Nicholas shut up the watch, and handed it to his brother over the table. "It ought not to go well in that state, brother."

"But I tell you that it does, brother," replied John, putting the watch into his fob.

"I have brought the things that I mentioned, sir," said Newton, taking them out of his handkerchief.

"Very well; have you the inventory?"

"Yes, sir, here it is."

"No. I, a diamond ring."

"No. 2—"

"I should rather think that they were No. 3," observed Nicholas, who had taken up his brother's spectacles. "You're not very short-sighted, brother."

"I am not, brother Nicholas;—will you oblige me by giving me my spectacles?"

"Yes, I'll wipe them for you first," said Nicholas, commencing his polish with an old cotton handkerchief.

"Thanky, thanky, brother, that will do," replied John, holding out his hand for the spectacles, which he immediately put in the case and conveyed into his pocket. The lawyer then continued the inventory.

"It is all right, young man; I will sign a receipt."

The receipt was signed, and the articles deposited in the iron chest.

"Now, brother Nicholas, I have no time to spare; have you anything to say to me?"

"No," replied Nicholas, starting up.

"Well, then, I have something to say to you. In the first place, I cannot help you in your profession (as I told my nephew yesterday), neither can I afford you any time, which is precious: so good-bye, brother. Here is something for you to read when you go home." John Forster took out his pocket-book, and gave him a sealed letter.

"Nephew, although I never saw the sea, or knew a sailor in my life, yet the law pervades everywhere. An East India director, who is under obligations to me, has promised a situation for you as third mate on board of the Bombay Castle. Here is his address: call upon him, and all will be arranged. You may come here again before you sail; and I expect you will make proper arrangements for your father, who, if I can judge from what I have already seen, will lose that paper I have given him, which contains what is not to be picked up every day." Nicholas was in a deep reverie; the letter had dropped from his hand, and had fallen, unnoticed by him, on the carpet. Newton picked it up, and, without Nicholas observing him, put it into his own pocket. "Now, good-bye, nephew; take away my brother, pray. It's a good thing, I can tell you, sometimes to find out an uncle."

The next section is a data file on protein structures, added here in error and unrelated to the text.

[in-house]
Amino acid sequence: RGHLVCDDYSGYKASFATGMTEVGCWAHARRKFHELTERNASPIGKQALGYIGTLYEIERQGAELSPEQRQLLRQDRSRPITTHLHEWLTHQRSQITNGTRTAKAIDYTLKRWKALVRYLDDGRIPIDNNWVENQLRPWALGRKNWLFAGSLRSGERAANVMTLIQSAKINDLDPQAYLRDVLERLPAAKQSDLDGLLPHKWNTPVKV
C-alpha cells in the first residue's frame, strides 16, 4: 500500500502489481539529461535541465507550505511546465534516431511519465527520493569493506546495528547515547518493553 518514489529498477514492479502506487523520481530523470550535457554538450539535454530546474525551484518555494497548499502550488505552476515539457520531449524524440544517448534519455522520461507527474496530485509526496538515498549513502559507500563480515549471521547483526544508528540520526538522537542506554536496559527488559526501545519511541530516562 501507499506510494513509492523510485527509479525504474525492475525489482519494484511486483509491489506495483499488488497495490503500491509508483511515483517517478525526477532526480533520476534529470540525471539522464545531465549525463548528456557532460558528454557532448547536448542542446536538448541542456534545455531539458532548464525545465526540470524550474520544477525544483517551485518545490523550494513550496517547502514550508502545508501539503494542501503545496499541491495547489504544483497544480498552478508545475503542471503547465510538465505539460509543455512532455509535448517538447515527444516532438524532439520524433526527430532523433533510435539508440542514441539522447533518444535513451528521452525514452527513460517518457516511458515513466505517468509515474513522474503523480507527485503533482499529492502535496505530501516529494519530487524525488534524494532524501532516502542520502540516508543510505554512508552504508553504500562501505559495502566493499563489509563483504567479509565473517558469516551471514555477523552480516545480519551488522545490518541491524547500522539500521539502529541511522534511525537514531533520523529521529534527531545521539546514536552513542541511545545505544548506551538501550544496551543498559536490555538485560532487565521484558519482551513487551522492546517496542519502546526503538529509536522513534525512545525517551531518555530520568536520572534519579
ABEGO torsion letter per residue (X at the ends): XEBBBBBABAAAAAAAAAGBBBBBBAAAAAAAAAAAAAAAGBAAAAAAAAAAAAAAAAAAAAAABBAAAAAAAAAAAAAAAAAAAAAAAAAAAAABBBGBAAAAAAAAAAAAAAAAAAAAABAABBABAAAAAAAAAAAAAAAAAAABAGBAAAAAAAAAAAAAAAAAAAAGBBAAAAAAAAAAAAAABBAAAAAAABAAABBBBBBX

"I trust my conduct will prove me deserving of your kindness," replied Newton, who was overjoyed at the unexpected issue of the meeting.

"I hope it will, young man. Good morning. Now, take away your father, I'm busy;" and old Forster pulled out his spectacles, and recommenced his brief.

Newton went up to his father, touched him on the shoulder, and said in a low tone, and nodding his head towards the door—"Come, father."

Nicholas got upon his legs, retreated a few steps, then turned round—"Brother, didn't you say something about a letter I was to put in the post?"

"No, I didn't," replied John, shortly, not raising his eyes from the brief.

"Well, I really thought I heard something—"

"Come, father; my uncle's busy."

"Well, then, good-bye, brother."

"Good-bye," replied John, without looking up; and Newton with his father, quitted the room.

No conversation passed during the walk to the inn, except an accidental remark of Nicholas, that it appeared to him that his brother was very busy.

When they arrived Newton hastened to open the enclosure, and found in it the draft for L500, which his uncle had ordered to be filled up the day before. Nicholas was lost in astonishment; and Newton, although he had already gained some insight into his uncle's character, was not a little surprised at his extreme liberality.